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Posted on March 8th, 2013, by

The emergence of mutual funds and the growing attention to them from the part of investors raise the problem of defining factors contributing to the successful performance of mutual funds. In this regard, professional skills of fund managers and luck are considered to be the major factors contributing to the success of mutual funds. The study reveals the fact that traditional tests lead to quite controversial conclusions for they reveal the fact that both professional skills and luck may be important for the successful performance of mutual funds.

However, in terms of the current study, the CAPM and ANOVA were applied to test the impact of professional skills and luck of fund managers on the performance of mutual funds. The study has revealed the fact that professional skills of fund managers are prior to luck in regard to the successful marketing performance of mutual funds.

Table of contents:
1. Introduction
2. Literature review the performance of mutual funds
2.1 Measuring forecasting ability of mutual funds’ managers
2.2 Limitations to the traditional methods
2.3 Skill vs. luck in the performance of mutual funds’ managers
3. The Capital Asset Pricing Model as a framework to performance measures
3.1 The CAPM logic
3.2 The testing approach of the CAPM
3.3 Empirical evidence and limitations of the CAPM
4. Empirical tests and interpretation
4.1 The data
4.2 Test procedure
4.3 Results and interpretation of the test
5. Conclusion
6. References

 

 

 

1. Introduction

Today, the emergence of mutual funds contributes to the fast development of business and investments but the performance of mutual funds often depends on professional skills and abilities of their managers to perform successfully and to manage funds effectively. In this regard, specialists (Scholz, 2006) argue that the overall performance of mutual funds may depend not only on the professional skills and abilities of their managers but also on the mere luck. What is meant here is the fact that the successful performance of mutual funds is often explained by mere luck but not by professional skills and abilities of their managers. Obviously, the luck seems to be prior to skills and abilities of mutual funds’ managers because of substantial difficulties associated with forecasting of the development of financial markets.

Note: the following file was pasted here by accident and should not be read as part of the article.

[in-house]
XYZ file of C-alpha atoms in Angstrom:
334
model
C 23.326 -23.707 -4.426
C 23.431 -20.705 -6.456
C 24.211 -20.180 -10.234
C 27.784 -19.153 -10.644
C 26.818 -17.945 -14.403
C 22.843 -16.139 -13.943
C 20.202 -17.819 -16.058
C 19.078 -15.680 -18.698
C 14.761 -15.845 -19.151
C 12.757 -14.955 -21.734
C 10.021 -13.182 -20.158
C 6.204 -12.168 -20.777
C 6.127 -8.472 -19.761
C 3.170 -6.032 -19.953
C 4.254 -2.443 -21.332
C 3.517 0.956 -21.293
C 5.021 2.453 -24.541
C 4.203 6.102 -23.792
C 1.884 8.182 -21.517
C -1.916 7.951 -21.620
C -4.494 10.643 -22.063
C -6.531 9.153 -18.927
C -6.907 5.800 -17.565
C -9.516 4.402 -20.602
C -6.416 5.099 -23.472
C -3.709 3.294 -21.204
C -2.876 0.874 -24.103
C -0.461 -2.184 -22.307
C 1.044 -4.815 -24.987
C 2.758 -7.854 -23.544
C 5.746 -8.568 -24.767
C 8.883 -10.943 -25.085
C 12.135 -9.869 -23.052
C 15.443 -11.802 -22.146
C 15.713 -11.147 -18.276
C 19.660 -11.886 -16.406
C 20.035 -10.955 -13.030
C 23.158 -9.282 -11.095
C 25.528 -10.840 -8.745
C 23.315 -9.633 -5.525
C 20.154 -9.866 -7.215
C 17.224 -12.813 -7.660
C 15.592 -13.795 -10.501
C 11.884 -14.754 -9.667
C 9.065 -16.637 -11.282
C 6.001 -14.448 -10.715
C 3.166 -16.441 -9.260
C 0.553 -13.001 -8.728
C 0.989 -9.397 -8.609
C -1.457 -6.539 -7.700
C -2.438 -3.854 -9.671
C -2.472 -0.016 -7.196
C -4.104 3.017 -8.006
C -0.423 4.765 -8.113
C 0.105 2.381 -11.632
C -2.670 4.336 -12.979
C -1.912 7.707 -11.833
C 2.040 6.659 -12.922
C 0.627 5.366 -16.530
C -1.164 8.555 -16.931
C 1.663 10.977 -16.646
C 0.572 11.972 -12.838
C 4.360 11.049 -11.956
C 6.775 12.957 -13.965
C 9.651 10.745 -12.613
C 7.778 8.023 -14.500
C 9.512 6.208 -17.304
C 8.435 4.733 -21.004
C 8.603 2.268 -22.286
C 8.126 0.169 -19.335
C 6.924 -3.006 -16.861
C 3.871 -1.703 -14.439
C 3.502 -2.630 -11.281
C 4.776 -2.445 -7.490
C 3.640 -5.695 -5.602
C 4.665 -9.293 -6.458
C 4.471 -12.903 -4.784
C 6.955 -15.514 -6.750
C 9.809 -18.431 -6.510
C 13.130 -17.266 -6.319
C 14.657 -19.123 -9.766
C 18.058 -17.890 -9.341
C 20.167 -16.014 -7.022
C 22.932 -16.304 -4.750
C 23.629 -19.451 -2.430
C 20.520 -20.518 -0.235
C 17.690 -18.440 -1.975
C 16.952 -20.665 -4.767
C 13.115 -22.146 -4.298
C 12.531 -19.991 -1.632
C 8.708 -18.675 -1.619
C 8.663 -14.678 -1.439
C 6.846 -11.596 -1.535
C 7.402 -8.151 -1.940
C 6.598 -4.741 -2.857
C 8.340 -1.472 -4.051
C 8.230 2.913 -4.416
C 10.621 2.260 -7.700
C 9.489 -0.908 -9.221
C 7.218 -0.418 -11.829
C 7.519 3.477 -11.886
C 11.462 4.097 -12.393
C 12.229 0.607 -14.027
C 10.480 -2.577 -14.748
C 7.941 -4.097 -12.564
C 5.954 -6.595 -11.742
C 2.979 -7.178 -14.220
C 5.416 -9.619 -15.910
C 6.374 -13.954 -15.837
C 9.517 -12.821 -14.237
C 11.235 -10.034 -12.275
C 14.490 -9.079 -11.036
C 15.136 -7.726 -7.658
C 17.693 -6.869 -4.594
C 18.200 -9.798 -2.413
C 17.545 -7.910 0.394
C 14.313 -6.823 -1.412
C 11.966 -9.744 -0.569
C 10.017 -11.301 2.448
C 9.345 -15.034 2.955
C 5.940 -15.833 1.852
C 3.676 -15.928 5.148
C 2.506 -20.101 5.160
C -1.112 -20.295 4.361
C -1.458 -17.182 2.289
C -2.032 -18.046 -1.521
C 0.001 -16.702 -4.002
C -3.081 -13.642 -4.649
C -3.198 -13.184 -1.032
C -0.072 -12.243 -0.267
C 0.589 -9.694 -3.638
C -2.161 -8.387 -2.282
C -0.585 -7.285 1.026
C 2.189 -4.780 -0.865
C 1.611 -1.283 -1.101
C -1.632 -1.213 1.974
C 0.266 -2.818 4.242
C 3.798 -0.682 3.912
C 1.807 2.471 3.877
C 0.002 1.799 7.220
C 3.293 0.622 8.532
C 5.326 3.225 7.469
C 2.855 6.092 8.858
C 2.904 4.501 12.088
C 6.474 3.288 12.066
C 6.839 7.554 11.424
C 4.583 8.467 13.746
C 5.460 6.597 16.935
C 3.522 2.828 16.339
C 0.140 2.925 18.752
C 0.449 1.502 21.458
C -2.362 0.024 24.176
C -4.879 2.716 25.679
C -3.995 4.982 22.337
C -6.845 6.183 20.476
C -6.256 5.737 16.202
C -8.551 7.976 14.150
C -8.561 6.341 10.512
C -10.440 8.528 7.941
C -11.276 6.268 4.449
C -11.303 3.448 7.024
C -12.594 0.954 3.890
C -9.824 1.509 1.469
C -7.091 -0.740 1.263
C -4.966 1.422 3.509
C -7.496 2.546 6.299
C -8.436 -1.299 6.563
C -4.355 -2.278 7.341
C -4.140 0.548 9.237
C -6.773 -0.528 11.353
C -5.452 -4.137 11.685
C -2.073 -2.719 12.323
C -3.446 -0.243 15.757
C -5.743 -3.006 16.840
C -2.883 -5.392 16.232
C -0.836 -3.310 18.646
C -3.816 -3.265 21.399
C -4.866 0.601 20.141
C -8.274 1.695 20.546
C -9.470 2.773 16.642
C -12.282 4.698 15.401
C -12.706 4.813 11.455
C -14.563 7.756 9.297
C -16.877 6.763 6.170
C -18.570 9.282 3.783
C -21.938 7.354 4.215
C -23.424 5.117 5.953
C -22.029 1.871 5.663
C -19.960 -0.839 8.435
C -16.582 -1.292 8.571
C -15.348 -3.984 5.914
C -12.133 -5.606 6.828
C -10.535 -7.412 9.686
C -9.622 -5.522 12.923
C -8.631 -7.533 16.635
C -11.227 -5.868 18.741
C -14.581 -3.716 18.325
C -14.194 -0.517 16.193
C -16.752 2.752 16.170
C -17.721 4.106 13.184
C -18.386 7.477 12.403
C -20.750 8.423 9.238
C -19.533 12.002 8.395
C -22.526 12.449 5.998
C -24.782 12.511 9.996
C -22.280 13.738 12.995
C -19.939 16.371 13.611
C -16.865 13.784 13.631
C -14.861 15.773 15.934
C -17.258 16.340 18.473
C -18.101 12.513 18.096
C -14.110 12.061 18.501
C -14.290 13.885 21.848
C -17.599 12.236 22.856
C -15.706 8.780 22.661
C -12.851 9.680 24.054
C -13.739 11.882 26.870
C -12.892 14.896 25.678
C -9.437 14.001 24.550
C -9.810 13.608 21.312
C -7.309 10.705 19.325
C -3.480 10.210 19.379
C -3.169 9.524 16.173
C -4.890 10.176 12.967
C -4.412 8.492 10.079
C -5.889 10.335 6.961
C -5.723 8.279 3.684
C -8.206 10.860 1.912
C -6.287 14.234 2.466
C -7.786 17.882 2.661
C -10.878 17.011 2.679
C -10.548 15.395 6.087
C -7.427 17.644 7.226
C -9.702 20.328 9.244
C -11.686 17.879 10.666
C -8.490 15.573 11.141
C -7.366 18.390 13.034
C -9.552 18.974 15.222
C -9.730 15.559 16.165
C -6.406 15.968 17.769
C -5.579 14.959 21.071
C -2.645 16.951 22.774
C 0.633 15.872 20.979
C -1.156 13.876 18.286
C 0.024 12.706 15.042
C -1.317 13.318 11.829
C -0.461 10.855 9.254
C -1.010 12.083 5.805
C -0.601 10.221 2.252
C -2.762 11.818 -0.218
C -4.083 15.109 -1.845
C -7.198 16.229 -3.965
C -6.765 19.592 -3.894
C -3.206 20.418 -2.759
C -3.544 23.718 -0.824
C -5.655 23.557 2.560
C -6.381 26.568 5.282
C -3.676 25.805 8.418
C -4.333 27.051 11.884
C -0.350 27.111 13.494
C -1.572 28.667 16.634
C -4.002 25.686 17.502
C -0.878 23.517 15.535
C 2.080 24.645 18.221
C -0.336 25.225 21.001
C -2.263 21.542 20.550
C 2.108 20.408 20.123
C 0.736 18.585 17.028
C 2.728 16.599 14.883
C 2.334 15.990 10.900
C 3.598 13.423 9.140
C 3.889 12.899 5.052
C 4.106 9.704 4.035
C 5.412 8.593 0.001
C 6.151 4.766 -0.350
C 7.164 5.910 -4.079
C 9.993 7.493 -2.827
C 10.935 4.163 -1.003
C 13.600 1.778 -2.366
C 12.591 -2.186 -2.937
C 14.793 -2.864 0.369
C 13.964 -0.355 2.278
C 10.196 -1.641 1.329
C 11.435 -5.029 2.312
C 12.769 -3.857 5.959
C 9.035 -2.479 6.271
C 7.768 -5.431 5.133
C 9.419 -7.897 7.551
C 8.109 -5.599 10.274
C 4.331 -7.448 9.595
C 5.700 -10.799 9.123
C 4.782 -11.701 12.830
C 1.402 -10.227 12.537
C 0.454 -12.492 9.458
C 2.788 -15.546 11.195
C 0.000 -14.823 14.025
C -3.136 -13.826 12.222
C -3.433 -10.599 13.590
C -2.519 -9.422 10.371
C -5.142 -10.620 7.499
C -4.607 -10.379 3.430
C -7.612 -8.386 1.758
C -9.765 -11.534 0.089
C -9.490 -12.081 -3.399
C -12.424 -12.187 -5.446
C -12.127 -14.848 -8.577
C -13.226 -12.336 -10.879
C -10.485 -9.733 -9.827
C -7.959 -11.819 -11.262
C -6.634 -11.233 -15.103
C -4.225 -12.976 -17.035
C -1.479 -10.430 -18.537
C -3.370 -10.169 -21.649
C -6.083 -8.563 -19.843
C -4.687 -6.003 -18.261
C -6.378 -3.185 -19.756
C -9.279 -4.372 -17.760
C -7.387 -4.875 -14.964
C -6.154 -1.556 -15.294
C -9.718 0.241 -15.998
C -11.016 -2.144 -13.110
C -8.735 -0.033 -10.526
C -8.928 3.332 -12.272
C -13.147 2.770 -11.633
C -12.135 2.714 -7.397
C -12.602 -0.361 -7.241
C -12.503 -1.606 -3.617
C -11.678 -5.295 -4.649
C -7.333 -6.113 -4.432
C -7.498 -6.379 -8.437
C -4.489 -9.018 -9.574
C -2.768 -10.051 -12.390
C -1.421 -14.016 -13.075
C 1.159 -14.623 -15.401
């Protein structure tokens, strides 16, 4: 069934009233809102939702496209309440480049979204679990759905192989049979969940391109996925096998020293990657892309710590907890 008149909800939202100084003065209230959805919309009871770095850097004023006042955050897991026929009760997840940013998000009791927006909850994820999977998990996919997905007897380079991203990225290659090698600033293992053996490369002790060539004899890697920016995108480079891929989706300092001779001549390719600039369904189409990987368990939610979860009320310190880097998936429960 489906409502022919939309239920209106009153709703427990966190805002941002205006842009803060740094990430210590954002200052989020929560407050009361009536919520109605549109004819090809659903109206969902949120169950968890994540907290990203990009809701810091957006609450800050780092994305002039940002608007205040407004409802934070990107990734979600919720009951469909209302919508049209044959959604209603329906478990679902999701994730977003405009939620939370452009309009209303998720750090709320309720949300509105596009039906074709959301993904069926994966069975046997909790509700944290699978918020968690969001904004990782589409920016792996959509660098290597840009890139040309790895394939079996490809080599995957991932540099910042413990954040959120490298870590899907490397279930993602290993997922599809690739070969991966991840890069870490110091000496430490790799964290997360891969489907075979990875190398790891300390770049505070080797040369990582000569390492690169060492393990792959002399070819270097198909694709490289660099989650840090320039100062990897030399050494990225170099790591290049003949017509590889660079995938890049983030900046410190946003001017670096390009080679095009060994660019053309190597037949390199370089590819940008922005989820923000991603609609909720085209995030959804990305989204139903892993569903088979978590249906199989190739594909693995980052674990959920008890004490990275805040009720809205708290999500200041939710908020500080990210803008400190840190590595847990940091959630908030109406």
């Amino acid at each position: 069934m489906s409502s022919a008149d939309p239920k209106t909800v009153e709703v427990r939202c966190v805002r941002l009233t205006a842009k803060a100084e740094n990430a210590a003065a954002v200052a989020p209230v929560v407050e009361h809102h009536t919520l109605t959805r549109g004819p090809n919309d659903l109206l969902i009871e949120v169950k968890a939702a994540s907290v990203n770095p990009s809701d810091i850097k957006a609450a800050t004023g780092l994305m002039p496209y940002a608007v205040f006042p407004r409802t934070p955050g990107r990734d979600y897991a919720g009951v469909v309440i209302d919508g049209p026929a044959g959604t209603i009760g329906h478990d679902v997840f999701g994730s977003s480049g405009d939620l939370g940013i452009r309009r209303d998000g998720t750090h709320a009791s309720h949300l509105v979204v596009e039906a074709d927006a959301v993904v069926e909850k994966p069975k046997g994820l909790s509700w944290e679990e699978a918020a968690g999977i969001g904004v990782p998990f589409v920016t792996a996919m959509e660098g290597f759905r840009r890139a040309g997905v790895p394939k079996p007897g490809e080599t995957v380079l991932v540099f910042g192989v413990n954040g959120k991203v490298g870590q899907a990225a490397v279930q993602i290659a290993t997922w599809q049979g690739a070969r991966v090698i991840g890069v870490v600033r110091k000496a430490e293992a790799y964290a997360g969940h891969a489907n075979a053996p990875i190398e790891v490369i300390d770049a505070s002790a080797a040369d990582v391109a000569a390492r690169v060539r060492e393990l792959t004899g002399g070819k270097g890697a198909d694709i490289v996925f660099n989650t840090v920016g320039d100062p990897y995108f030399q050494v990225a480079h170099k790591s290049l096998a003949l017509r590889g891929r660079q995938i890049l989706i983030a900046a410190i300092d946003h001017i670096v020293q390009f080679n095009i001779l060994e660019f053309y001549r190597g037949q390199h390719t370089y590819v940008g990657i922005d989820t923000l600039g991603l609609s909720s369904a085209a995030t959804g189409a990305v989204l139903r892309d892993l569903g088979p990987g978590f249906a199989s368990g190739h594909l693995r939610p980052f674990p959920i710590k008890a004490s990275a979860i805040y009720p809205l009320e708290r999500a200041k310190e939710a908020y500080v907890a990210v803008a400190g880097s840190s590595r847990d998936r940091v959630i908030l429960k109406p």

In such a situation, the ability and skills of managers related to forecasting the market development may be explained by mere luck, whereas, in actuality, managers often forecast the further development of the market and are capable to invest funds successfully to maximize revenues of investors of mutual funds. Nevertheless, the question concerning the priority of skills over luck and, vice versa, luck over skills of mutual funds’ managers persists and needs the definite answer, which is possible to obtain on the ground of statistical analysis.

In this respect, it is possible to suggest a hypothesis that the performance of mutual funds depends primarily on their managers’ skills and abilities to forecast the market and business development accurately, whereas luck is secondary and rather abstract than concrete concept.

2. Literature review the performance of mutual funds

2.1 Measuring forecasting ability of mutual funds’ managers

On analyzing the role of fund managers in the development and maintenance of mutual funds, it is possible to refer to different studies and statistic analysis conducted by different specialists, who researched the problem of the impact of managers’ skills on the performance of mutual funds. At any rate, existing studies (Leger, 1997) show that the problem of the revelation of correlation between managers’ skills and mere luck is quite difficult to define. To put it more precisely, specialists (Sharpe, 1994) consider mutual funds being dependent on both skills and luck, whereas the debate over the role of luck in the overall success of mutual funds persist. In fact, the problem of the distinguishing the impact of managerial skills and luck on the performance of mutual funds is difficult because the development of markets is often chaotic and difficult to forecast. In such a situation, experts tend to take into consideration luck as an integral part of the contemporary business development and mutual funds’ performance. Hence, specialists (Jensen, 1968) argue that the mutual funds’ performance may be dependent on luck but not skills of their managers.

However, this view of mutual funds and their managers’ work seem to be superficial because managers working in mutual funds conduct the detailed analysis of markets and manage funds on the ground of their experience, expertise, forecasts, and, naturally, their professional skills and abilities. To put it in simple words, this means that managers working in mutual funds use their skills to manage funds effectively.